So, by removing the oocytes own nucleus and replacing it with one from an adult donor cell, it is possible to obtain an embryo. This is the nuclear transfer technology that allows cloning. Many experiments have shown that quite early in development embryo cells lose the ability to reprogramme a transferred nucleus, suggesting that the required factors are no longer present once embryonic development has begun. Can this technology be used to derive human Embryonic Stem cells that can be used for therapeutic purposes?
And could it work well enough to be done with the patient’s cells, to overcome problems of immune-rejection? The simple answer is we do not know and this is one of the reasons why research in this area is necessary. While it has worked in a handful of very different species, there are others for which it has so far been unsuccessful such as rats and monkeys. The situation for humans is unknown. A company in the USA recently claimed to have cloned early human embryos. This has been controversial but their evidence has failed to convince many experts in the field. What would be the procedure?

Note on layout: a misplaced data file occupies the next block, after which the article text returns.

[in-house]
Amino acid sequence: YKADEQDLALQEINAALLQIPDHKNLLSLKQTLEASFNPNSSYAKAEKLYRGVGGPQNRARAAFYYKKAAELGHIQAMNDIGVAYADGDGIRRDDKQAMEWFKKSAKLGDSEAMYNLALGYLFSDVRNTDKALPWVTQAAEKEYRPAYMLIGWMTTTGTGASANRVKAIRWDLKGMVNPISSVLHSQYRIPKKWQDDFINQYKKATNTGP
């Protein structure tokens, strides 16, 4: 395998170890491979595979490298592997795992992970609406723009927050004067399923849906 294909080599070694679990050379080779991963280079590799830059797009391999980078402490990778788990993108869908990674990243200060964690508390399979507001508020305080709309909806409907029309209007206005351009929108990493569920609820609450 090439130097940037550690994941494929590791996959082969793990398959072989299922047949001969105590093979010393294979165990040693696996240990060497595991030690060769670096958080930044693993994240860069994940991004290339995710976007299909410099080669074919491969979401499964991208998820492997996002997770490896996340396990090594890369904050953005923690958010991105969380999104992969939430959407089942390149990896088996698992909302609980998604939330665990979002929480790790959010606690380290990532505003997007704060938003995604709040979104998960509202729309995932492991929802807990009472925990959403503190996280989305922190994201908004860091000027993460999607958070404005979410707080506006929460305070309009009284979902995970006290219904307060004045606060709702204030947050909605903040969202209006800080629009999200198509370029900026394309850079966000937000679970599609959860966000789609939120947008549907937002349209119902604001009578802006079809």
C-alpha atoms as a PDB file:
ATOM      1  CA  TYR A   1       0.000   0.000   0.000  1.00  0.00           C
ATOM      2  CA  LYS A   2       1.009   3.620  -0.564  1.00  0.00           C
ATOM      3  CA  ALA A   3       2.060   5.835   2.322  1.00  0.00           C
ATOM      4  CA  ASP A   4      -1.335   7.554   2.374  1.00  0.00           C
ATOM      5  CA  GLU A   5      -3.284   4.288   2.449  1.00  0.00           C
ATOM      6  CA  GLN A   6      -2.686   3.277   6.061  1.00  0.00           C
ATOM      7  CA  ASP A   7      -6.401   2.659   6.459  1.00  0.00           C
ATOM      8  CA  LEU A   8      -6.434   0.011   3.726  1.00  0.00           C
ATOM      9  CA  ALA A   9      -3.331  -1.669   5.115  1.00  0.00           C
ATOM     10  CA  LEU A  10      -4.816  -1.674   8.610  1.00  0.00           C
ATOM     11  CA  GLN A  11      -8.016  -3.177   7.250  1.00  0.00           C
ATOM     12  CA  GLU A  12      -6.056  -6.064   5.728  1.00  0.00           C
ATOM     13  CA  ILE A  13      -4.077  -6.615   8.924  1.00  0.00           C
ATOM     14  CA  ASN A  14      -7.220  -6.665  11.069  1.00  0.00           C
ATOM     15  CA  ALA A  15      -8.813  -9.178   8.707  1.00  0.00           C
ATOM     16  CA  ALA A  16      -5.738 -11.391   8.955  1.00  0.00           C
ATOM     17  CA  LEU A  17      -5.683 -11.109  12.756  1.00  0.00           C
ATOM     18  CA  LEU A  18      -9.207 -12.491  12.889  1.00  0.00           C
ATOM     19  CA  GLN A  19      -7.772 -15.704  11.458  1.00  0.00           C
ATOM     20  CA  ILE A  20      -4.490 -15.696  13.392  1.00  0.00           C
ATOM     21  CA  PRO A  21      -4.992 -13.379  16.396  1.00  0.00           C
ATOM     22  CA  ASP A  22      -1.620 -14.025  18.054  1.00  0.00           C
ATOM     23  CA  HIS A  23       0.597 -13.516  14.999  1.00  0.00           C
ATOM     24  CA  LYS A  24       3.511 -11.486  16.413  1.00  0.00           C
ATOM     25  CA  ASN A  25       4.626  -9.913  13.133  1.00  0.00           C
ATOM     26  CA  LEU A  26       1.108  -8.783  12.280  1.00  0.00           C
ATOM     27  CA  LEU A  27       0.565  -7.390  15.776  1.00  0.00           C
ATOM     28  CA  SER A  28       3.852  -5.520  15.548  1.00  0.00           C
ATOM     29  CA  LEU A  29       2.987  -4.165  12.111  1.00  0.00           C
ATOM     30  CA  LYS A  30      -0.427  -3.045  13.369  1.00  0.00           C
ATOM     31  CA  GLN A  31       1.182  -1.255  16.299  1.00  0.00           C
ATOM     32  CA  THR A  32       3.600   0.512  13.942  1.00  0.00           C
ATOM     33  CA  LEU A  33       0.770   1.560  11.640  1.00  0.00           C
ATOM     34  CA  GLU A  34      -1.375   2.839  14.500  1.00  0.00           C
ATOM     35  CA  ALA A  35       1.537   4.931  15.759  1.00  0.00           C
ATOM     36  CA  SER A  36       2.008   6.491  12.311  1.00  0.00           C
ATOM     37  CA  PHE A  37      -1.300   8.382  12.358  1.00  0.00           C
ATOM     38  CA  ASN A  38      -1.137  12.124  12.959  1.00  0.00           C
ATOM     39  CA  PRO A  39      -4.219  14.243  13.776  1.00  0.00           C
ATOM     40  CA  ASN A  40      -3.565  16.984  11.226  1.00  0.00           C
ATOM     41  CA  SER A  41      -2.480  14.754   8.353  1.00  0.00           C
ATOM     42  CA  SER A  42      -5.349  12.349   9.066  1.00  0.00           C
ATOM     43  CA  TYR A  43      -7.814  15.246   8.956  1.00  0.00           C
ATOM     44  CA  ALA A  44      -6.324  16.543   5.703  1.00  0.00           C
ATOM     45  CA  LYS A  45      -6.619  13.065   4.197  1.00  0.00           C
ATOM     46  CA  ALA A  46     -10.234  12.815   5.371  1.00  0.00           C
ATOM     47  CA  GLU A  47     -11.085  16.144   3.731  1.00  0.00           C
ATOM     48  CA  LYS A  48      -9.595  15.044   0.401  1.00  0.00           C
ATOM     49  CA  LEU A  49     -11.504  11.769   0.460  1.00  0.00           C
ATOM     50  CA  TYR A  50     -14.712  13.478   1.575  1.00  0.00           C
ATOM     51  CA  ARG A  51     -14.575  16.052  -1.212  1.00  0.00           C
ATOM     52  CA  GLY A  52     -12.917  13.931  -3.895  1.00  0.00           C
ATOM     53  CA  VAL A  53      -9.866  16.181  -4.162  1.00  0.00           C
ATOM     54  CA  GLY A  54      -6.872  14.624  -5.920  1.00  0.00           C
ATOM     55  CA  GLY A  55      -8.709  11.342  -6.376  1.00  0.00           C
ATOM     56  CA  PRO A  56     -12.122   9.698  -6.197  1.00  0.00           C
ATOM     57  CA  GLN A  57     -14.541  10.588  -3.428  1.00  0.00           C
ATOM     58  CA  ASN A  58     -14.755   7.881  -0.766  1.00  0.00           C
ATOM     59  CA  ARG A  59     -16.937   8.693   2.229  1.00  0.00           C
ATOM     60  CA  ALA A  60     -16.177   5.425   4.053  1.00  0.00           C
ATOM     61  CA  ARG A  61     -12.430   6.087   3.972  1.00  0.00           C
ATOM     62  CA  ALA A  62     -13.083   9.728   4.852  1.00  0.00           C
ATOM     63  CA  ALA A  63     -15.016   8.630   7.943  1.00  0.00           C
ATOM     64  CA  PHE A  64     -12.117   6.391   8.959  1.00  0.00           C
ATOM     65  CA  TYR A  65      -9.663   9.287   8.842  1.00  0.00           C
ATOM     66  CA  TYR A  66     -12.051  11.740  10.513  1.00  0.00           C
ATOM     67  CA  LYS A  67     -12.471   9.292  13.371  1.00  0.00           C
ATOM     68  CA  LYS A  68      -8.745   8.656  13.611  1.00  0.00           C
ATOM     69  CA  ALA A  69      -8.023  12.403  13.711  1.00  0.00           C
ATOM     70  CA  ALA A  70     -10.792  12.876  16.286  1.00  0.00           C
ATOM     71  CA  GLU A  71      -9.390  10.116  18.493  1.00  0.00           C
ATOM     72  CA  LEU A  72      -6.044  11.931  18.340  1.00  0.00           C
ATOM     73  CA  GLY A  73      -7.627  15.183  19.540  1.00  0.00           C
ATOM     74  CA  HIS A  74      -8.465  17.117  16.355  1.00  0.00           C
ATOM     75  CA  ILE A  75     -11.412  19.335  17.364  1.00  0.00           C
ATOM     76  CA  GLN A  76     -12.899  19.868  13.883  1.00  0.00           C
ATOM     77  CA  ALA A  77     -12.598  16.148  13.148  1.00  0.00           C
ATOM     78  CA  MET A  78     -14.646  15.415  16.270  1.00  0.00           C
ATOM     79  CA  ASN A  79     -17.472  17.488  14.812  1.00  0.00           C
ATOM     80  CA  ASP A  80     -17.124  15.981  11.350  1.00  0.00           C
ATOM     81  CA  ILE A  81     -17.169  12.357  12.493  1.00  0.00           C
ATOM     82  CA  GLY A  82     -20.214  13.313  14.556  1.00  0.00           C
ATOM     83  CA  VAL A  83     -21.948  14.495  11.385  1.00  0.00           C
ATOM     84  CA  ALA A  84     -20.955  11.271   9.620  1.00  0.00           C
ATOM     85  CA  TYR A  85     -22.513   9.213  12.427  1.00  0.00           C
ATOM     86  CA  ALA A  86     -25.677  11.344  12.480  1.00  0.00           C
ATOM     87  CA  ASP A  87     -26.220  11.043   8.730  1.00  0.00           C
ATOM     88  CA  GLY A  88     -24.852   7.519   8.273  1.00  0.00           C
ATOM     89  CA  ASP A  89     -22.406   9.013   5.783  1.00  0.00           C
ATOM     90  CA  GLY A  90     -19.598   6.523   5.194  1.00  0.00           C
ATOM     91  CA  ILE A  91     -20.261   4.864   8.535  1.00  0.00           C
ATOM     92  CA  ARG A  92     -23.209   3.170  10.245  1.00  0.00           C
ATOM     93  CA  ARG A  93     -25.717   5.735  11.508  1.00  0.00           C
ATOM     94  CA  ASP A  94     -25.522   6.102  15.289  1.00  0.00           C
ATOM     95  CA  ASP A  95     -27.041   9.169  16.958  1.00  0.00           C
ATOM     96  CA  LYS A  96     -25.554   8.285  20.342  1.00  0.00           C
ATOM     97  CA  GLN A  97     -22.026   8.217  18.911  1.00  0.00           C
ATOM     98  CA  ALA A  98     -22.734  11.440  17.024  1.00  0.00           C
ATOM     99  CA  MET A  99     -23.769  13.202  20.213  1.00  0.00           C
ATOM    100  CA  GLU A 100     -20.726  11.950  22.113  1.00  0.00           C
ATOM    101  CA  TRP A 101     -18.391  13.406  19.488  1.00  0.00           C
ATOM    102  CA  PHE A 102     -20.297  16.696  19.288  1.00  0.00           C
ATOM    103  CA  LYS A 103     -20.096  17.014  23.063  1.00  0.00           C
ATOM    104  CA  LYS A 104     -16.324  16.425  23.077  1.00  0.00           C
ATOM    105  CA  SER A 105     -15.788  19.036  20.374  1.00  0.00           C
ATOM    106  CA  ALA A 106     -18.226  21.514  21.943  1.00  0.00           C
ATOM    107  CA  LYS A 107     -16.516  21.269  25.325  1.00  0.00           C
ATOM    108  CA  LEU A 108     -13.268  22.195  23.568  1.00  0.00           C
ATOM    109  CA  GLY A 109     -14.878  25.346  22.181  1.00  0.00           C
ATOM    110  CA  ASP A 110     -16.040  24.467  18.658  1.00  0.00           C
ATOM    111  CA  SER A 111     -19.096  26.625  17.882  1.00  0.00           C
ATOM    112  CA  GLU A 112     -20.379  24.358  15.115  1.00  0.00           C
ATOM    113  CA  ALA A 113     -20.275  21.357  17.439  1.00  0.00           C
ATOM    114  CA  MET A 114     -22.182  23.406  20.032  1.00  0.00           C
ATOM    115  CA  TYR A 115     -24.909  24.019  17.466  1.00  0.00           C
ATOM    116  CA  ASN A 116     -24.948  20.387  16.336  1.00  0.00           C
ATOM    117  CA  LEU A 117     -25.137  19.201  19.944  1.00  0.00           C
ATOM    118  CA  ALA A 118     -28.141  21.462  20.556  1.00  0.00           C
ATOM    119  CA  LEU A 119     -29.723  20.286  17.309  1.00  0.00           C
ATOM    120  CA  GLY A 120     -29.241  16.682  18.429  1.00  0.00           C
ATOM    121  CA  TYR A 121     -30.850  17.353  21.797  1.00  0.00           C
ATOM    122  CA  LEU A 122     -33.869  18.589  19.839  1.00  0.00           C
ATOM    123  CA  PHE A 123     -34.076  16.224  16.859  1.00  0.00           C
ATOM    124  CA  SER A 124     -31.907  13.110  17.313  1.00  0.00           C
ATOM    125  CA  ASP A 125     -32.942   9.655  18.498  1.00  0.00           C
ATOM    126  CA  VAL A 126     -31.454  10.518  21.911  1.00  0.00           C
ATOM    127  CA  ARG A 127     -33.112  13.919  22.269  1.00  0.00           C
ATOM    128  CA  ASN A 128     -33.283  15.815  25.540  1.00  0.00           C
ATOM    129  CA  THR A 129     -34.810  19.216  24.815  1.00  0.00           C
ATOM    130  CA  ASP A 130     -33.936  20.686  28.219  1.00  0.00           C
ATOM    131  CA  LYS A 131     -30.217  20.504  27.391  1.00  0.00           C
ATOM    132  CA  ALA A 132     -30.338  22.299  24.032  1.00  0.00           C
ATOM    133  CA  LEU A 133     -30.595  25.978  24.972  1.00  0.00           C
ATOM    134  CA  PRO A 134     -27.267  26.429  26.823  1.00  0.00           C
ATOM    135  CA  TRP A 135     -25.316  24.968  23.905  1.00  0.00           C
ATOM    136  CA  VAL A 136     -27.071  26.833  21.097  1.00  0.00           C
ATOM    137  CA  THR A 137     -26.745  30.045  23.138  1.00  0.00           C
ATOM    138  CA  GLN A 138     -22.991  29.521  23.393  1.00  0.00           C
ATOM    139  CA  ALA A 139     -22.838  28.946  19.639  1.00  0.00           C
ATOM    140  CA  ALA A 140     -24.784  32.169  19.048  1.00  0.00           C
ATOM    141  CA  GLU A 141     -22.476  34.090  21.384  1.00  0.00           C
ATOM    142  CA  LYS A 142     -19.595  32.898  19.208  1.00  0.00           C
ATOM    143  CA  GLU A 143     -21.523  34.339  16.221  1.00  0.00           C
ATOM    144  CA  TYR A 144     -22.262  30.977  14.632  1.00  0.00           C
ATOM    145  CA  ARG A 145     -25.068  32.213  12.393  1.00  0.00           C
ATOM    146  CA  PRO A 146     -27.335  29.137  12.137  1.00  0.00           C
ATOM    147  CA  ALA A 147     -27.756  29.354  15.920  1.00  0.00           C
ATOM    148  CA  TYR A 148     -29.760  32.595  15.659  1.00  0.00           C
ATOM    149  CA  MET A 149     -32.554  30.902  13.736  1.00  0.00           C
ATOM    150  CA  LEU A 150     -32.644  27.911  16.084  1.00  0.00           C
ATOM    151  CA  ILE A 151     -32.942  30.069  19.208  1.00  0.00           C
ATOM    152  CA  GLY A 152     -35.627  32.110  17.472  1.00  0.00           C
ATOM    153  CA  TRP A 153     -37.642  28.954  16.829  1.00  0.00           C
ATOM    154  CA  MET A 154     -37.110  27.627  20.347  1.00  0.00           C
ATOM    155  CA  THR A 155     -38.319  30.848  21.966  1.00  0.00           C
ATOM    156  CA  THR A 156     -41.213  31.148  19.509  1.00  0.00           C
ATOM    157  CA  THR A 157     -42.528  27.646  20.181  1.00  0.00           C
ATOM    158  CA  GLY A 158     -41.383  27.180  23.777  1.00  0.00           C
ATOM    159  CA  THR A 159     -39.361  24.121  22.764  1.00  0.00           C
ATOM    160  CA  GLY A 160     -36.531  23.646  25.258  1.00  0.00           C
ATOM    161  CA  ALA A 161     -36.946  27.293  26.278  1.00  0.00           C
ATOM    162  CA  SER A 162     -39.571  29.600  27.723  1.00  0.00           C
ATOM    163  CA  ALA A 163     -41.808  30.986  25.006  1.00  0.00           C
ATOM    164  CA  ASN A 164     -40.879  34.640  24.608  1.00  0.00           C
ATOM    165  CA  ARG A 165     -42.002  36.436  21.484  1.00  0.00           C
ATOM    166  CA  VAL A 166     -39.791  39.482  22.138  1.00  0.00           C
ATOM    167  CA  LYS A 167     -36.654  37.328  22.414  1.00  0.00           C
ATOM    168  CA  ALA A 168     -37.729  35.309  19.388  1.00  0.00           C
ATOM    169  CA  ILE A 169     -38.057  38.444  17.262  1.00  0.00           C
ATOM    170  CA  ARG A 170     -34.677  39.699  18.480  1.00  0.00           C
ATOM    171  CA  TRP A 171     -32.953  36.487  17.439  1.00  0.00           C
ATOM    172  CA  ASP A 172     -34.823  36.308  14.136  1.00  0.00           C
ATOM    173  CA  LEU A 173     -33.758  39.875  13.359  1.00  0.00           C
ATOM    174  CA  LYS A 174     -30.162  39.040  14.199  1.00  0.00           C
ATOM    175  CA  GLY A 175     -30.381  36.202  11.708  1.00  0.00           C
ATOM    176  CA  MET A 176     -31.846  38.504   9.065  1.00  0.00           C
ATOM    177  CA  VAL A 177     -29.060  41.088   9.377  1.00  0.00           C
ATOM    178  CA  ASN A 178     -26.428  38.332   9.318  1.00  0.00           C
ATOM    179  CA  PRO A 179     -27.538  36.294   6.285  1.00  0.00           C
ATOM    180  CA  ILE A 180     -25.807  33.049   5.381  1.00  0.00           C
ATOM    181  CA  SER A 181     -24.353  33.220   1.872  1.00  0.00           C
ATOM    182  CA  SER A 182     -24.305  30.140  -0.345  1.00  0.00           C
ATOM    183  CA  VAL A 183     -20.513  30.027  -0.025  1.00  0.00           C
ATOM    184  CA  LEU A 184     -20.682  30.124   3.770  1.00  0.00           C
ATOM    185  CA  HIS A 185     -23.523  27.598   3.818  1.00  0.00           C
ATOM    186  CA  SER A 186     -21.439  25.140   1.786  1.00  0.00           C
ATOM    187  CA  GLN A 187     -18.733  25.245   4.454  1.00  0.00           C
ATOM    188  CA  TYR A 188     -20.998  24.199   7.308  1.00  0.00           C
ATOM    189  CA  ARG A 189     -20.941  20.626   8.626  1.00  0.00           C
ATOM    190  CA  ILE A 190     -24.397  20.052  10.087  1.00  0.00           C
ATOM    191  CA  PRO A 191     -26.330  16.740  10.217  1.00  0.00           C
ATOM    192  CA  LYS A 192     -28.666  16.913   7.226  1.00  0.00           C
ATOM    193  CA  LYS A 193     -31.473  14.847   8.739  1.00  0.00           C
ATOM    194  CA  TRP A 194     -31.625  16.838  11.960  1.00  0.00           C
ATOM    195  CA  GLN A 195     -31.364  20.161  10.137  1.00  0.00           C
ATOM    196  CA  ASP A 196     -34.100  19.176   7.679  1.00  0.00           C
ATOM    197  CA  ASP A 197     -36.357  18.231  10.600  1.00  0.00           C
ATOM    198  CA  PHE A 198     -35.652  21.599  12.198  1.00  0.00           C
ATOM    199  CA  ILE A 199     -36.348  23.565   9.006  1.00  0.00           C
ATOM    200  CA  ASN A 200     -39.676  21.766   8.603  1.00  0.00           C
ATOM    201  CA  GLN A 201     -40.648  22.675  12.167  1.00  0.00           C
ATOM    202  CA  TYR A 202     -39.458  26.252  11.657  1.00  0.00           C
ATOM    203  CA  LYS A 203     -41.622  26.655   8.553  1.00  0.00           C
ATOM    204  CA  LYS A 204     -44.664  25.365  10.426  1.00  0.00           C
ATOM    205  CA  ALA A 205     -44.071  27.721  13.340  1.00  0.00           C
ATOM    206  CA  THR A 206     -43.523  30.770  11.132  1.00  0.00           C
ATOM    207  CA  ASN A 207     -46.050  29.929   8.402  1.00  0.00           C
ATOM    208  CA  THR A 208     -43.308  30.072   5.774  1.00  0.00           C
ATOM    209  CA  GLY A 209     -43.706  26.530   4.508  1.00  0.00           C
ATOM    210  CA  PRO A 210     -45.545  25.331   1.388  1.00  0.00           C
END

Adult cells would be taken from a patient by biopsy and by nuclear transfer into oocytes, an adult cell nucleus reprogrammed to form an early embryo. This would be cultured outside the body to the blastocyst stage and then the inner cells isolated and used to derive Embryonic Stem cells. These would have the same genetic make-up as the patient. Indeed, they can be considered an extension of the patient. Techniques could then be applied, many of which have been learned from studying mouse Embryonic Stem cells, to form the relevant cell type to treat the patient with Parkinsons, heart disease or spinal cord injury.
Recent work has already suggested that it is possible to direct human Embryonic Stem cells to differentiate along specific pathways. If there is a genetic cause to the disease, such as cystic fibrosis or muscular dystrophy, it may be possible to correct the genetic defect in the stem cells, prior to grafting the cells back into the patient. Techniques for doing this are well established with mouse Embryonic Stem cells. Clearly, once Embryonic Stem cells have been made for an individual, they would be available for treating any other problem present in that person.